Rank’s venture into film making began when he was a Sunday school teacher. He punctuated his teaching with showing religious films to his own class and to other schools. Eventually he made his own and the distributed them. The Methodist Society complained that about the negative influence American films were having on young people. Rank took up the challenge to make his own ‘family friendly’ films. Within British National Films Company J Arthur Rank created Pinewood Film Studios. He found that after making Turn of the Tide he could not get it screened – the American movie industry denied access. Rank solved the problem by buying a large part of both the distribution and exhibition systems – formed a partnership with C M Woolf to create General Cinema Finance Corporation. He then used that company to buy out General Film Distributors, the UK arm of Universal Pictures. By 1937 Rank consolidated his film making business in both Pinewood and Denham Film Studios, within a new company called the Rank Organisation.By 1939 four million cinema seats gave daily access to the false, romantic, sham and colourful escapism of Hollywood… The first Technicolor film musical was The Wizard of Oz and from 1939 there was a string of fantastic musicals still produced on the stage today. The following year Rank bought the Odeon cinema chain, and Amalgamated Studios in Elstree. The Rank Organisation then bought Gaumont–British Picture Corporation and Lime Grove Studios. The following year negotiated to buy Paramount cinema chain, in 1942.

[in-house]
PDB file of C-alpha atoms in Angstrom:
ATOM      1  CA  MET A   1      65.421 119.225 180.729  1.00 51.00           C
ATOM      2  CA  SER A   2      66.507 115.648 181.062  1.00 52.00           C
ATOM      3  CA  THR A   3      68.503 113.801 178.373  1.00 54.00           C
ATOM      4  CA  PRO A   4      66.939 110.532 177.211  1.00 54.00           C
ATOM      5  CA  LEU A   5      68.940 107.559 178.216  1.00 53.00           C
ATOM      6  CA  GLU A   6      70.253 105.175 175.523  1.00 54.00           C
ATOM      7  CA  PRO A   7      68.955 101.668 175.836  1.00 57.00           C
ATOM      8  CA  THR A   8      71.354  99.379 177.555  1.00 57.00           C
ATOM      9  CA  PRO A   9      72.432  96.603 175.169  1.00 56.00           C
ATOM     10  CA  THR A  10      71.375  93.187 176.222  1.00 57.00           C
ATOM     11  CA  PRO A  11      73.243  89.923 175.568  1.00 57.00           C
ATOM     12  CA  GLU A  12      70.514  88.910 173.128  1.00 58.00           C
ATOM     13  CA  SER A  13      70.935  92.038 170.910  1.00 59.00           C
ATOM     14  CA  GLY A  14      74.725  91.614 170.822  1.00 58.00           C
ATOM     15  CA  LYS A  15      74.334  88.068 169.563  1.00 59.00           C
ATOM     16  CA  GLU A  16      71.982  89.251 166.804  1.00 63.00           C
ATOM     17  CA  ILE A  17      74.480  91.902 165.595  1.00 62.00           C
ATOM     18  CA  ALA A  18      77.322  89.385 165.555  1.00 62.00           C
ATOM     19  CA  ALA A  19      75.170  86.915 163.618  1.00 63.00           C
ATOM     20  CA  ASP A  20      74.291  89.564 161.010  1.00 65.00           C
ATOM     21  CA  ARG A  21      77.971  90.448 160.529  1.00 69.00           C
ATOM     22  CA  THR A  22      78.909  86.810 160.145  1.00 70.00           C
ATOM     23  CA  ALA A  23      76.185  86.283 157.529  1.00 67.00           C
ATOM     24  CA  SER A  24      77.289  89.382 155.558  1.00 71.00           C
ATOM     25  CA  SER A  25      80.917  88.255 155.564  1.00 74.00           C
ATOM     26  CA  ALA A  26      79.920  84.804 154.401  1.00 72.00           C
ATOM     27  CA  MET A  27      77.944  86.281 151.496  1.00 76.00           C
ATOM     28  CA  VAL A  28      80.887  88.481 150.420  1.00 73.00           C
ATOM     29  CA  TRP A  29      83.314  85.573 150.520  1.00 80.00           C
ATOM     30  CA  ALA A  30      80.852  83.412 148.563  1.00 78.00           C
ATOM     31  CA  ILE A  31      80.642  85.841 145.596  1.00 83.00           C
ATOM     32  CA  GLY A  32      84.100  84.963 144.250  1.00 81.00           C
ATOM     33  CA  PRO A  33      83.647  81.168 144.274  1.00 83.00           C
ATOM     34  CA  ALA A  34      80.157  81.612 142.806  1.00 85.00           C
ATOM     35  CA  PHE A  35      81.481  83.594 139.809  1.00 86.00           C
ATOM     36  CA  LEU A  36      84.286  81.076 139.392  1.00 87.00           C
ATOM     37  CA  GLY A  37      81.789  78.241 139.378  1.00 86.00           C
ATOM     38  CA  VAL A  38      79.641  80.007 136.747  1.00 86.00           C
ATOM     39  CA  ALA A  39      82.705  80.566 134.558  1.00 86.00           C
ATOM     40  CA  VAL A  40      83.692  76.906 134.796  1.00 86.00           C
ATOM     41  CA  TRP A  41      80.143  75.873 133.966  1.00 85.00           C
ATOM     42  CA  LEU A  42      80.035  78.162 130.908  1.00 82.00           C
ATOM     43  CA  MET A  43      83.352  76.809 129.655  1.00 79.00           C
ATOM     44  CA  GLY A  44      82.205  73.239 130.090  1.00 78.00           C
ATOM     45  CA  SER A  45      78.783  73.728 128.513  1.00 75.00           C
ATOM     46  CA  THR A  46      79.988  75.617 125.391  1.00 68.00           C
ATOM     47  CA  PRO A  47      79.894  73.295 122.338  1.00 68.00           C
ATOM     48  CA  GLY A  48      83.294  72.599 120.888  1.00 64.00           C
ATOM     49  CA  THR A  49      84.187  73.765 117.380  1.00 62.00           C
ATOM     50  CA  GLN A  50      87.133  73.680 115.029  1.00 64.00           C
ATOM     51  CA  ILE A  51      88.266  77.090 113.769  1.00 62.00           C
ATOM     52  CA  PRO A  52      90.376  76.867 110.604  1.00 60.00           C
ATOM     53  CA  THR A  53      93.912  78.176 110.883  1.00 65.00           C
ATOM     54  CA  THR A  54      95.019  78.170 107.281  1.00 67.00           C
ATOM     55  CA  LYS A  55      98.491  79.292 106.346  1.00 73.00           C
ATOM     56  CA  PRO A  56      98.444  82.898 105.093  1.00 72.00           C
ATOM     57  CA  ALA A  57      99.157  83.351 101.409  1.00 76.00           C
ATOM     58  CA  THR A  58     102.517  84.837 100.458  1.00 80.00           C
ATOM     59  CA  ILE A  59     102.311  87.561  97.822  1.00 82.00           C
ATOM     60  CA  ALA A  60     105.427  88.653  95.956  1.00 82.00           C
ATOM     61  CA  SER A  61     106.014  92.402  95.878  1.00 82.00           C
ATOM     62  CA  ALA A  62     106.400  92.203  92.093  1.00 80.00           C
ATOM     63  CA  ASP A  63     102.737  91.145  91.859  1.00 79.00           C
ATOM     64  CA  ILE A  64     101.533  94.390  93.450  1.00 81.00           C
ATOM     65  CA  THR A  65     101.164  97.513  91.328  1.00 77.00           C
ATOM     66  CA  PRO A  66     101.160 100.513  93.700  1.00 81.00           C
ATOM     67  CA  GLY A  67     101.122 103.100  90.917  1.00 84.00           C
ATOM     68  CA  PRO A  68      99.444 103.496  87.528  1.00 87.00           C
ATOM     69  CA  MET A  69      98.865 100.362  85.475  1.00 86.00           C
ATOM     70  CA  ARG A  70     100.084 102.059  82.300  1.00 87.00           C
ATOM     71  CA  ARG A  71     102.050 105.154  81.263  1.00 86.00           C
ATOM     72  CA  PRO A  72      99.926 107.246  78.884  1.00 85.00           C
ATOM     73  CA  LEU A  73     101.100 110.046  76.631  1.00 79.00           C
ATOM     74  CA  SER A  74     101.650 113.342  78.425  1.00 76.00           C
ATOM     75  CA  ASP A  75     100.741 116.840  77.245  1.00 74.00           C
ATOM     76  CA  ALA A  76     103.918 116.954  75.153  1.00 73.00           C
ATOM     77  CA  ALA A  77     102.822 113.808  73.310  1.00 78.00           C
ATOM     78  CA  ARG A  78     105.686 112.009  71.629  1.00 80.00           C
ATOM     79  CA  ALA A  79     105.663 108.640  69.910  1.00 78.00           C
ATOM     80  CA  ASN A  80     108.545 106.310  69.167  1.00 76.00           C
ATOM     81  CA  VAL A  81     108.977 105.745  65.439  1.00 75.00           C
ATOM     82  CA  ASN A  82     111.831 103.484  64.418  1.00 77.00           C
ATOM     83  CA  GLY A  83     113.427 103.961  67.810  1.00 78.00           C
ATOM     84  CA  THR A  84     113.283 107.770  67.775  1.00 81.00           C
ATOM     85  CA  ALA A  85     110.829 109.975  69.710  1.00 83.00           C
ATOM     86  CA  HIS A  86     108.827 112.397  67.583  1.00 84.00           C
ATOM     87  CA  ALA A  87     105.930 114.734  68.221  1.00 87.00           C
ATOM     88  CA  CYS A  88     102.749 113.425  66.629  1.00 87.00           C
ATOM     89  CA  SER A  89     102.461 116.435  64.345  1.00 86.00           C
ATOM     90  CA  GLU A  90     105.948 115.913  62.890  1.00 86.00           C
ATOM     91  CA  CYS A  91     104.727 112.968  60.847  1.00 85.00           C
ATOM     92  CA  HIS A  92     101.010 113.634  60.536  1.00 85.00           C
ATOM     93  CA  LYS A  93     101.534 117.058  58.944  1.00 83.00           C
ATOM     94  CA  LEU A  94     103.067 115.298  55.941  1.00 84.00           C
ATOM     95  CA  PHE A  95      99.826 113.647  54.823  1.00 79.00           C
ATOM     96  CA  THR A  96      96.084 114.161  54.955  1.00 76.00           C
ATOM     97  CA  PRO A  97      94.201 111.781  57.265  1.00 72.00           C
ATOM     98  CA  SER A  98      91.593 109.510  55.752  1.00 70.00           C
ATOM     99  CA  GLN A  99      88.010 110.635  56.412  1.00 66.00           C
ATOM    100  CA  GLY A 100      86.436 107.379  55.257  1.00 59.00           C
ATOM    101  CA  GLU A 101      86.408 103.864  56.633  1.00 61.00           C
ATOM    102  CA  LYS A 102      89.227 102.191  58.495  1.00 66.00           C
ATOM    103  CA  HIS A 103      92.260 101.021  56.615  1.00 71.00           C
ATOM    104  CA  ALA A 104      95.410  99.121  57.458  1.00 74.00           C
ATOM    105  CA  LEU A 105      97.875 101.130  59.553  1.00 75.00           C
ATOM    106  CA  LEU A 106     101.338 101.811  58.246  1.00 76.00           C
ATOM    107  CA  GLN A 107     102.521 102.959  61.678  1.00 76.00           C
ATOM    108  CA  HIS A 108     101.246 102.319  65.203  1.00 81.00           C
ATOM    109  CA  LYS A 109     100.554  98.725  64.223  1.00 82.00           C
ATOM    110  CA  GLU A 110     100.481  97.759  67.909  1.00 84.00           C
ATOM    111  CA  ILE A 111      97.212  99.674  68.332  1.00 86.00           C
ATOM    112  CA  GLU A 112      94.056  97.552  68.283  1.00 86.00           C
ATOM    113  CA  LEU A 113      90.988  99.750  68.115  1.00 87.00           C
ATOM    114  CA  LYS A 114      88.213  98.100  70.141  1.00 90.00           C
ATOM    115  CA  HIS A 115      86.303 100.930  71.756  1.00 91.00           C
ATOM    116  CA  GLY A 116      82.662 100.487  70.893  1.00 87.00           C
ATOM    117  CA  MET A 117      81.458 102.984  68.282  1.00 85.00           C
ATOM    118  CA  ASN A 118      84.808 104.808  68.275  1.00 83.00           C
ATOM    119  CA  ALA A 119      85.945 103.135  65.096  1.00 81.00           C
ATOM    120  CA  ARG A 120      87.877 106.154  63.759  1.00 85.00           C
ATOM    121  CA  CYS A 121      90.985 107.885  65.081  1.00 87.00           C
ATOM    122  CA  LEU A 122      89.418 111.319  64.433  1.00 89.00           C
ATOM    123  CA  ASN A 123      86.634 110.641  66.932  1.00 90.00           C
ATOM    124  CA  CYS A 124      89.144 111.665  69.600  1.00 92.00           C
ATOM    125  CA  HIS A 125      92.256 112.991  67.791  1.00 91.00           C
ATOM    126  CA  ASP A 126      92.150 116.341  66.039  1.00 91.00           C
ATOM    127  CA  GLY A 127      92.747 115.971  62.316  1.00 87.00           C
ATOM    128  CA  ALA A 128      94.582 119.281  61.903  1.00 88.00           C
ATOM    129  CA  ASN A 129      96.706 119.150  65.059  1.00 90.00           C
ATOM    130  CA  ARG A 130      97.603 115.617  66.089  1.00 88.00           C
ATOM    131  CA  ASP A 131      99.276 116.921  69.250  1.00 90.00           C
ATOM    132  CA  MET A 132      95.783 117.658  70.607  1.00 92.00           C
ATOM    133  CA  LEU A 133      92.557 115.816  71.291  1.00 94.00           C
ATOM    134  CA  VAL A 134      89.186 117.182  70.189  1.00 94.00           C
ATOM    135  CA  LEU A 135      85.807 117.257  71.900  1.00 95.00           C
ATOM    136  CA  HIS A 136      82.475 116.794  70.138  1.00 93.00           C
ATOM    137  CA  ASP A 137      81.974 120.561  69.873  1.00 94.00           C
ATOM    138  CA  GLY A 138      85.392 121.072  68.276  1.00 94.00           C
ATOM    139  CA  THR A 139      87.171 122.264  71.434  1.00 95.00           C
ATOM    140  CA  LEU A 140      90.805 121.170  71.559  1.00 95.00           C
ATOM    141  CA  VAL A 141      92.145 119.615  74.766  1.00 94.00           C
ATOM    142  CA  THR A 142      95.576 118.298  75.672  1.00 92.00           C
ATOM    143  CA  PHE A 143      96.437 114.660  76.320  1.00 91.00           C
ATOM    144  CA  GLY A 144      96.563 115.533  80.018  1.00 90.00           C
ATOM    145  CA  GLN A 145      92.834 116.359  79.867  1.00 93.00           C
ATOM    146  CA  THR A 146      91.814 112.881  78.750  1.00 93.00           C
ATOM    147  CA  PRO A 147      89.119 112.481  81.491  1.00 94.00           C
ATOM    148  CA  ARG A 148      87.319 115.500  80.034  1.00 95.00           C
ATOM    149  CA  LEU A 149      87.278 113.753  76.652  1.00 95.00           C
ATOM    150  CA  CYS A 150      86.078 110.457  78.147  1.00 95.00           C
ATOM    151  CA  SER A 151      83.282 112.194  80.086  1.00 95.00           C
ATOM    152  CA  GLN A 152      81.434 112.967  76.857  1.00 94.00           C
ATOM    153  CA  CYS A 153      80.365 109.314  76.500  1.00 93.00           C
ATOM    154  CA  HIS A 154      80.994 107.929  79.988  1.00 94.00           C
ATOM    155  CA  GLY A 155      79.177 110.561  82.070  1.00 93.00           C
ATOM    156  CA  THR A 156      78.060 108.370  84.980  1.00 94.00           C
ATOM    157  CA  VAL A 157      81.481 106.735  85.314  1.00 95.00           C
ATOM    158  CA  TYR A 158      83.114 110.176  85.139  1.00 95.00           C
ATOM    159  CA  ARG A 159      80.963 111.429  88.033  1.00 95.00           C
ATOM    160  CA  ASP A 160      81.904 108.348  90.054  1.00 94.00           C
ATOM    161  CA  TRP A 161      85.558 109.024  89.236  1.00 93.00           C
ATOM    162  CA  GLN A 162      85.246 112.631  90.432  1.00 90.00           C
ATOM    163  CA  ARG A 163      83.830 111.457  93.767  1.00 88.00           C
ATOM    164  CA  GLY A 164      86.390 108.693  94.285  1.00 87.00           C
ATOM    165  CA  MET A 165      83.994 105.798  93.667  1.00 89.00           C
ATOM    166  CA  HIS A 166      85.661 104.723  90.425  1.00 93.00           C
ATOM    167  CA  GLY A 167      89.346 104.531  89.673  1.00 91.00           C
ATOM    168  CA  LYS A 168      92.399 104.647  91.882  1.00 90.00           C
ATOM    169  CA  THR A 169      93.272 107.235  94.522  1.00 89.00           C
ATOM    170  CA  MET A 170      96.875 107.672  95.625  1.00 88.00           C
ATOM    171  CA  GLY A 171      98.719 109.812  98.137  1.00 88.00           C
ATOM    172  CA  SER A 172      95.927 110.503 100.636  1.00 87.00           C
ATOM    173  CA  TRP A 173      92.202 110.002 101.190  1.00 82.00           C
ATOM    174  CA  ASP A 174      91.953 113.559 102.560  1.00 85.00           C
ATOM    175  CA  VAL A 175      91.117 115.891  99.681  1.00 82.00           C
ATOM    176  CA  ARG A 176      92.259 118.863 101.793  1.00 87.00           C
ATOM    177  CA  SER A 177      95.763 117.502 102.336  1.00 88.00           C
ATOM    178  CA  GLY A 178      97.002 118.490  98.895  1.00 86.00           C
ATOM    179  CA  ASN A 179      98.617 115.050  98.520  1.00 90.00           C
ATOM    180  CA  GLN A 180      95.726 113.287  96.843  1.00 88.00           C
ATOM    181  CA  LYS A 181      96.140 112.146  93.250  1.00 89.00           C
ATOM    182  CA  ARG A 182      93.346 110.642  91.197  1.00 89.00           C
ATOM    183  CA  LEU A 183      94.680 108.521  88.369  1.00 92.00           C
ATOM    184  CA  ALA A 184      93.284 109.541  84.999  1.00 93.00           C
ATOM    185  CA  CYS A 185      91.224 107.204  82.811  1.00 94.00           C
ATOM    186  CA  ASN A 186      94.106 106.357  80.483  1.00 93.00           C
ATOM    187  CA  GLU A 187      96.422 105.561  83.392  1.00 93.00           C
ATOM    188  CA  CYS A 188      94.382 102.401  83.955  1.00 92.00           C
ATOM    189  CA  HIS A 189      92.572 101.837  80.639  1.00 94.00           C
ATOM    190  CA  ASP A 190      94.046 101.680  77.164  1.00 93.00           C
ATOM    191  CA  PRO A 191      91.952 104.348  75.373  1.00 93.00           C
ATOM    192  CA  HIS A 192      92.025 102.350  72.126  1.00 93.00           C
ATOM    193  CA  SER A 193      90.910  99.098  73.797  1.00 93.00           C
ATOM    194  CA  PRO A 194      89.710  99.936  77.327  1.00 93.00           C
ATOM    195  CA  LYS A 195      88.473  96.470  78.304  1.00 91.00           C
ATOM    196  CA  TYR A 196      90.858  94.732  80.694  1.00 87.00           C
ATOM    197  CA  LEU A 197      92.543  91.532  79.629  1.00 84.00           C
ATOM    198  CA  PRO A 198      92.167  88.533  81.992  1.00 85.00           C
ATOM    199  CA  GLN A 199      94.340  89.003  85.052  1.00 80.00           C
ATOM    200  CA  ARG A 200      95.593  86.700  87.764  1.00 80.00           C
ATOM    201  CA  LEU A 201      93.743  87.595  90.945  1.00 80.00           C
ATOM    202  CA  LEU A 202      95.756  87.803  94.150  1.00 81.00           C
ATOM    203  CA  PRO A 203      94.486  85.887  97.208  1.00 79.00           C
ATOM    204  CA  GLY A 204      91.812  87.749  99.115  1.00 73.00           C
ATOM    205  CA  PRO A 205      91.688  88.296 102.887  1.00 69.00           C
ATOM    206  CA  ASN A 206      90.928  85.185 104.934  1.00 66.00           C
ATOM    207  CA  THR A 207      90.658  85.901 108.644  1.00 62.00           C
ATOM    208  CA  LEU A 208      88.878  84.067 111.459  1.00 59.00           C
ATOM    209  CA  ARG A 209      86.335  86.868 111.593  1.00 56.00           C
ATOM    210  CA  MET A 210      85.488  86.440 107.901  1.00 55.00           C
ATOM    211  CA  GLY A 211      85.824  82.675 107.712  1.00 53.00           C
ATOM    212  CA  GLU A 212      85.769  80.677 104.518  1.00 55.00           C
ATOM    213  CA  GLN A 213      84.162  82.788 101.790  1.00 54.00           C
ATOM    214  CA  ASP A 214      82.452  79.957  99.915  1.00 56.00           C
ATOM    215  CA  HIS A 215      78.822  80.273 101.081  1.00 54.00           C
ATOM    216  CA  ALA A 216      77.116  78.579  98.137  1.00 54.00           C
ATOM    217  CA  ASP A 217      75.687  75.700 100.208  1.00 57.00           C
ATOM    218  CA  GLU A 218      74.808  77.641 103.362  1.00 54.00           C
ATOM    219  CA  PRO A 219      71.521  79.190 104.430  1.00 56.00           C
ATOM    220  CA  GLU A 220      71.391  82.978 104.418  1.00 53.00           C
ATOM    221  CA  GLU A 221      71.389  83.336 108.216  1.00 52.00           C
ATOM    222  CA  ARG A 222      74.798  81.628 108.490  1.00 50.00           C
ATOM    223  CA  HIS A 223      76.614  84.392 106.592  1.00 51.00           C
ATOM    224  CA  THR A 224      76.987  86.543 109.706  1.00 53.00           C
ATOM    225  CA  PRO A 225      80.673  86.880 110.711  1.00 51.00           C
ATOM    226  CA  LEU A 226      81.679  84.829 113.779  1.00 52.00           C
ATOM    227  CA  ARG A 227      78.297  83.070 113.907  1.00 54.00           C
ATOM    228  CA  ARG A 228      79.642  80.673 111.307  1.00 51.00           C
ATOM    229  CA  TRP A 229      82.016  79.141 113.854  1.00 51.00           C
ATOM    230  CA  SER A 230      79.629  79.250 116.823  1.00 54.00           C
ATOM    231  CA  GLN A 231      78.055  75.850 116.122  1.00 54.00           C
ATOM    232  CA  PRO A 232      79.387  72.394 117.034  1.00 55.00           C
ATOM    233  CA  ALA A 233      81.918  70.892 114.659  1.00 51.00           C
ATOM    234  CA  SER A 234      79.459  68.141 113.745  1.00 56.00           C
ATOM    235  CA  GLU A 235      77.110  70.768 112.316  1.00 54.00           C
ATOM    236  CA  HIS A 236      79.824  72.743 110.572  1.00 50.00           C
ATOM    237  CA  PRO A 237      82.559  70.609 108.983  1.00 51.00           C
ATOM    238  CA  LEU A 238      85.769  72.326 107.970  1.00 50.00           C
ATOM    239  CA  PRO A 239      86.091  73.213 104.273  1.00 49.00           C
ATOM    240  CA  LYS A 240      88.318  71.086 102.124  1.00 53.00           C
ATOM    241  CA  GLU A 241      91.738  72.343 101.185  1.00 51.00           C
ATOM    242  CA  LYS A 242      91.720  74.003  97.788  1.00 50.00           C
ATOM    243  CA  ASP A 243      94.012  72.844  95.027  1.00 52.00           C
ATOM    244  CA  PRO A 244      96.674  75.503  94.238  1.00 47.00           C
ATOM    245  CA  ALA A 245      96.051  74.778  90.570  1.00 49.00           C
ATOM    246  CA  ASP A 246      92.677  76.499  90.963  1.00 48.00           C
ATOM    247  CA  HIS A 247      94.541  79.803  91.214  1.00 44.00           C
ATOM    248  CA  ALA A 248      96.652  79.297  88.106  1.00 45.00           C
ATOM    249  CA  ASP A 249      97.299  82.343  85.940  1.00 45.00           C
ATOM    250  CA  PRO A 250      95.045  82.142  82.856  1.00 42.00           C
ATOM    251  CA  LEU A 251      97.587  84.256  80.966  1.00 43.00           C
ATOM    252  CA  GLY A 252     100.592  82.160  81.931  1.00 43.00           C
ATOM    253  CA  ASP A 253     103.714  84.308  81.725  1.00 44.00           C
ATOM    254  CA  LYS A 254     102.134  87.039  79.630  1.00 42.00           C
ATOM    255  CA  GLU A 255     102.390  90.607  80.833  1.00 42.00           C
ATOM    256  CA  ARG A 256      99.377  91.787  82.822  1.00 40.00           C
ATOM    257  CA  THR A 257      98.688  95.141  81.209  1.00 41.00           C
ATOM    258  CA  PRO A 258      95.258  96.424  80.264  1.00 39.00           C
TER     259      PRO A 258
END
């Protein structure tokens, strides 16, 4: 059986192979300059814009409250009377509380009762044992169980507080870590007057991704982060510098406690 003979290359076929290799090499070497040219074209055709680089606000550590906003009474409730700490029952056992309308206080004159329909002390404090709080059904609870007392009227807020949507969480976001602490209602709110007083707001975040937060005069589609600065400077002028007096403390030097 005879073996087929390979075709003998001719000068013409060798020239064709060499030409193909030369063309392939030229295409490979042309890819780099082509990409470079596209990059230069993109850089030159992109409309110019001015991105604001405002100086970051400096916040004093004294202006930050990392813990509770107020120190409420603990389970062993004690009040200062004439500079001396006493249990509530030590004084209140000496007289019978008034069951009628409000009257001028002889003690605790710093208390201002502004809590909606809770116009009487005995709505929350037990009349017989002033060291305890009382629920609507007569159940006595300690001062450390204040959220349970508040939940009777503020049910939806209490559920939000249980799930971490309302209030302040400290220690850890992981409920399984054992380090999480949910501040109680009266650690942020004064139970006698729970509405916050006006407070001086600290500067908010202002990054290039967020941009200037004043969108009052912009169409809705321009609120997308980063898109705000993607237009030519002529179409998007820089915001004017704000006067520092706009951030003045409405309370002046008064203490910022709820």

The country’s citizens were entertained by other popular mediums: the radio, football and boxing. These sops to the daily grind of life, supplied relief replacing religion which never recovered from the tragedy and farce of The First World War. Churchgoers fell from twenty per cent to twelve, between 1910 and 1960 From the start of the thirties consumerism manifested considerable influence: there was more to buy, a more colourful society to copy, more money in the housewife’s pockets and jobs were becoming available. Things were looking up…!